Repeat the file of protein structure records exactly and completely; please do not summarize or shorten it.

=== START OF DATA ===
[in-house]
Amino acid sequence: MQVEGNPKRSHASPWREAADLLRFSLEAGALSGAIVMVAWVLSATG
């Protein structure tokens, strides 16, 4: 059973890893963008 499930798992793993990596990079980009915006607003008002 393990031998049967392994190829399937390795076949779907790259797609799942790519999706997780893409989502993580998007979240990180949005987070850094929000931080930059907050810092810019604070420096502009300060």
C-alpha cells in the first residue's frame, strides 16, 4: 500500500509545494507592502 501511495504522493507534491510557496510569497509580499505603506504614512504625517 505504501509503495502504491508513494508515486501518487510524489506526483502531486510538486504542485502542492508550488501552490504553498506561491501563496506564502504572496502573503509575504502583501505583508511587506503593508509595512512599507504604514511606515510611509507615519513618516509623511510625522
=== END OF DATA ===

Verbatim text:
[in-house]
Amino acid sequence: MQVEGNPKRSHASPWREAADLLRFSLEAGALSGAIVMVAWVLSATG
């Protein structure tokens, strides 16, 4: 059973890893963008 499930798992793993990596990079980009915006607003008002 393990031998049967392994190829399937390795076949779907790259797609799942790519999706997780893409989502993580998007979240990180949005987070850094929000931080930059907050810092810019604070420096502009300060």
C-alpha cells in the first residue's frame, strides 16, 4: 500500500509545494507592502 501511495504522493507534491510557496510569497509580499505603506504614512504625517 505504501509503495502504491508513494508515486501518487510524489506526483502531486510538486504542485502542492508550488501552490504553498506561491501563496506564502504572496502573503509575504502583501505583508511587506503593508509595512512599507504604514511606515510611509507615519513618516509623511510625522